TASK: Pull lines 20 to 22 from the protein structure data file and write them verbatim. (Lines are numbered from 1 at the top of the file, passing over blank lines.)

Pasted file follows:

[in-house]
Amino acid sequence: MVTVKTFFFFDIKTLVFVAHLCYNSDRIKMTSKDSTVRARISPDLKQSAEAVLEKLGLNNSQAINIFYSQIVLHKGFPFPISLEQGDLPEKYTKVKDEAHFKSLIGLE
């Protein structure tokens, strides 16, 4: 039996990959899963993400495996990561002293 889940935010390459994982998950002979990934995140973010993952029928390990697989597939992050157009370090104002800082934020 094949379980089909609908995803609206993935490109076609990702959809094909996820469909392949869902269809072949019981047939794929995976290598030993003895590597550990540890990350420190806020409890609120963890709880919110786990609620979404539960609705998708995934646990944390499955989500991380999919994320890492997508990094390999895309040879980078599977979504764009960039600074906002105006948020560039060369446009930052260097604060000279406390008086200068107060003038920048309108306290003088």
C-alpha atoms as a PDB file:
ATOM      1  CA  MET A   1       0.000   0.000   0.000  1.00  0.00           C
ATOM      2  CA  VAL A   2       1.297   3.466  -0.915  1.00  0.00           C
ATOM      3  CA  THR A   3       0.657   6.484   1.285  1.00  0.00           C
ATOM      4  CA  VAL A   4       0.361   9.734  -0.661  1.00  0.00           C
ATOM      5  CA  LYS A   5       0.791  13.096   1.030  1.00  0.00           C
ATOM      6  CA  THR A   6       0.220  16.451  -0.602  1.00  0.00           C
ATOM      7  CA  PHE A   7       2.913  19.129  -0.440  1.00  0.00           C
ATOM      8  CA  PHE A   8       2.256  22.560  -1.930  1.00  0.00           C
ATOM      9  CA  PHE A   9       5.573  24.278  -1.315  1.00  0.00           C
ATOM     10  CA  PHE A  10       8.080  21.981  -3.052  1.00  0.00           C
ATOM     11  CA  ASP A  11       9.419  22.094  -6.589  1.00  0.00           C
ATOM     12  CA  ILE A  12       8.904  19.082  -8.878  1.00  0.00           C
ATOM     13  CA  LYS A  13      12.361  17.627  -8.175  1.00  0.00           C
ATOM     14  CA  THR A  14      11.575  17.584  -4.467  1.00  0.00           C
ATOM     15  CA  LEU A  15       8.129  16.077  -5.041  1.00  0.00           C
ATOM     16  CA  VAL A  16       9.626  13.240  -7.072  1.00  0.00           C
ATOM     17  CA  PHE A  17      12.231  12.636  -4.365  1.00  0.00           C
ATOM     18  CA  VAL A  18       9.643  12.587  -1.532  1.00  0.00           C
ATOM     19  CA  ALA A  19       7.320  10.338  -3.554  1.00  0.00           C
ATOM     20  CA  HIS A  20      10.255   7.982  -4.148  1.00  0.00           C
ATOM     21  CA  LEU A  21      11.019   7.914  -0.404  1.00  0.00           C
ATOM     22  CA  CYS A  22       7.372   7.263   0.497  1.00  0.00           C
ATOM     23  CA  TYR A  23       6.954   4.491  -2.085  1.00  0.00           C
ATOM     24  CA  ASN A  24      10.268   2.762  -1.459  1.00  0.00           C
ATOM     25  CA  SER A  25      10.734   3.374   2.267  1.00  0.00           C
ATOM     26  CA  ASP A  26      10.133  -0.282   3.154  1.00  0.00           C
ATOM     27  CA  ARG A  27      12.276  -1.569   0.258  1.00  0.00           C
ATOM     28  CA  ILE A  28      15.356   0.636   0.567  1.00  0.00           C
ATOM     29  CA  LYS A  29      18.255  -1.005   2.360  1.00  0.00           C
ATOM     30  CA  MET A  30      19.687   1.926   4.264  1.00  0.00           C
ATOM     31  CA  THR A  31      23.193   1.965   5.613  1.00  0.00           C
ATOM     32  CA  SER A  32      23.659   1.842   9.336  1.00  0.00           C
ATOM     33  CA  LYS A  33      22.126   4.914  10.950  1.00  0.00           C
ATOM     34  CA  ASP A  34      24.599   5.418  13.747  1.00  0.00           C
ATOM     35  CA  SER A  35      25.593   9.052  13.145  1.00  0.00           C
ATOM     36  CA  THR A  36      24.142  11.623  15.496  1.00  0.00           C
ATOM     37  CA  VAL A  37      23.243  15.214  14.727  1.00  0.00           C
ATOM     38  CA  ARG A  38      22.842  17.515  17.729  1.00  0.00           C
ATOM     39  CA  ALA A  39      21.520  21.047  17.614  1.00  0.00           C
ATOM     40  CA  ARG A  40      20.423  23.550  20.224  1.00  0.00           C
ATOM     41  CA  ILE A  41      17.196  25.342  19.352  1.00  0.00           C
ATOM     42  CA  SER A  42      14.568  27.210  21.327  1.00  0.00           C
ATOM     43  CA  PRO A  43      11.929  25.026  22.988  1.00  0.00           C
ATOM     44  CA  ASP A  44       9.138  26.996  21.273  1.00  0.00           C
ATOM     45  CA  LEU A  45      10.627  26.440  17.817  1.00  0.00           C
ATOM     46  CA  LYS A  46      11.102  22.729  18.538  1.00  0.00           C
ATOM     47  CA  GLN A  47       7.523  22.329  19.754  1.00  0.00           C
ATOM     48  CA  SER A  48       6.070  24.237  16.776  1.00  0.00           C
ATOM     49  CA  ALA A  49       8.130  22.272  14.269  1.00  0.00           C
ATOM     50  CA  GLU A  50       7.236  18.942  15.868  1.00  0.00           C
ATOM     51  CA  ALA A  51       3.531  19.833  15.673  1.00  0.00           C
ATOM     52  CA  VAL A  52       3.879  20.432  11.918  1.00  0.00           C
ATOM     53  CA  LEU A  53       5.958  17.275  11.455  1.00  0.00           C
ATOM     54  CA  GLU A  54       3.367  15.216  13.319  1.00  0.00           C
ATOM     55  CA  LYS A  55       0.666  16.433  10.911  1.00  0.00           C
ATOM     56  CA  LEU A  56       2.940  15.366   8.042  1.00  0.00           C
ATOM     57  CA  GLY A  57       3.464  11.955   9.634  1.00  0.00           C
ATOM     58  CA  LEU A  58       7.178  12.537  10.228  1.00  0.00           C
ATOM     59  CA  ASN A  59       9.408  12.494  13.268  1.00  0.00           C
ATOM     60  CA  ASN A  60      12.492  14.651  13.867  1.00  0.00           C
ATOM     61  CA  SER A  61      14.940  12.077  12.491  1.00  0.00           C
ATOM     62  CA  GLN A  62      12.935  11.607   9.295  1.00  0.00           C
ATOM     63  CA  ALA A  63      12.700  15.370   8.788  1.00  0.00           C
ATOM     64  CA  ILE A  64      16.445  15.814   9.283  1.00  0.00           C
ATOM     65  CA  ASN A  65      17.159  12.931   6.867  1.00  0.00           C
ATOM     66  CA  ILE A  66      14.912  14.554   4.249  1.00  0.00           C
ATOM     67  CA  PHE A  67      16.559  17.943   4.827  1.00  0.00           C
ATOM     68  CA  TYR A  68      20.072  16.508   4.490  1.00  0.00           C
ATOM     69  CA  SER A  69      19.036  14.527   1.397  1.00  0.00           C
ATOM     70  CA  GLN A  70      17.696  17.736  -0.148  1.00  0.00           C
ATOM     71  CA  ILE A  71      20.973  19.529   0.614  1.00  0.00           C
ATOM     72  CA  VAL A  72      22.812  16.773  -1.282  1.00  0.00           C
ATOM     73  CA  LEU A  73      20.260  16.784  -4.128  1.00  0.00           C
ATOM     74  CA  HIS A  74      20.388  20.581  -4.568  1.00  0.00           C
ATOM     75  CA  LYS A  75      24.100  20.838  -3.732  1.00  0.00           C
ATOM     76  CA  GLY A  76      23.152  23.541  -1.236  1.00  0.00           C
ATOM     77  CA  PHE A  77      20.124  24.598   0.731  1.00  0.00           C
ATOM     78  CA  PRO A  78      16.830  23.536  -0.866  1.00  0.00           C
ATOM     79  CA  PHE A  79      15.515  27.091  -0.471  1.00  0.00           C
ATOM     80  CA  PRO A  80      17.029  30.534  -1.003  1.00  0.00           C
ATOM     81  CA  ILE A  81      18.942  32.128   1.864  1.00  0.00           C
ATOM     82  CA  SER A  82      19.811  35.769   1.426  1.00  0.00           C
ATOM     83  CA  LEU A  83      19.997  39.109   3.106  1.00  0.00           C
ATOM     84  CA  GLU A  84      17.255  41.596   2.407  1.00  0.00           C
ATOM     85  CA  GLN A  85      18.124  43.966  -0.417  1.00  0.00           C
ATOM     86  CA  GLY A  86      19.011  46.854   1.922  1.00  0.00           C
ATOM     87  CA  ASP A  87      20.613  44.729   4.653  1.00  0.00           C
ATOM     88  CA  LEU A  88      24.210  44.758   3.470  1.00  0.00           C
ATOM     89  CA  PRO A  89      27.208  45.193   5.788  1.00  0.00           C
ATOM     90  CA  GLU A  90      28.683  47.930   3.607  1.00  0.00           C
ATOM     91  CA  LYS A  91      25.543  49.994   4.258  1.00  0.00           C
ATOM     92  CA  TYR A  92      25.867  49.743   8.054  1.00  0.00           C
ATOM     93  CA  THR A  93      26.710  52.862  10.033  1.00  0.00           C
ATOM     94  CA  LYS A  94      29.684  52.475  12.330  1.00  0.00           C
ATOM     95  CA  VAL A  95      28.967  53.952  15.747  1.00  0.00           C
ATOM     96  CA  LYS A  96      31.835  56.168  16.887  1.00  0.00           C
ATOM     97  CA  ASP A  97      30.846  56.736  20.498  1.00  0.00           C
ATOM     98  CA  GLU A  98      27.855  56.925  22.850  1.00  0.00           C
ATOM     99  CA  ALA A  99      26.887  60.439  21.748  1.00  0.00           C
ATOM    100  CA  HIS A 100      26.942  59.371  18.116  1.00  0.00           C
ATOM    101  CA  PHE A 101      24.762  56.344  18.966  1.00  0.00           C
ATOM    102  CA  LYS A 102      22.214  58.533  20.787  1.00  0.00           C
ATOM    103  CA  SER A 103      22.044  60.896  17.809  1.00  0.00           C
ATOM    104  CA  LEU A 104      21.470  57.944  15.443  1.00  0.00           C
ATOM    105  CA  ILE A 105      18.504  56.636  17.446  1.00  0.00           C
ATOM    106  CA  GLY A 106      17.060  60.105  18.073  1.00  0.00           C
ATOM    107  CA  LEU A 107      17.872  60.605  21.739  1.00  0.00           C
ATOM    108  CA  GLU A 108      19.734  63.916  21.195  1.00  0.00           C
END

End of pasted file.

ATOM     16  CA  VAL A  16       9.626  13.240  -7.072  1.00  0.00           C
ATOM     17  CA  PHE A  17      12.231  12.636  -4.365  1.00  0.00           C
ATOM     18  CA  VAL A  18       9.643  12.587  -1.532  1.00  0.00           C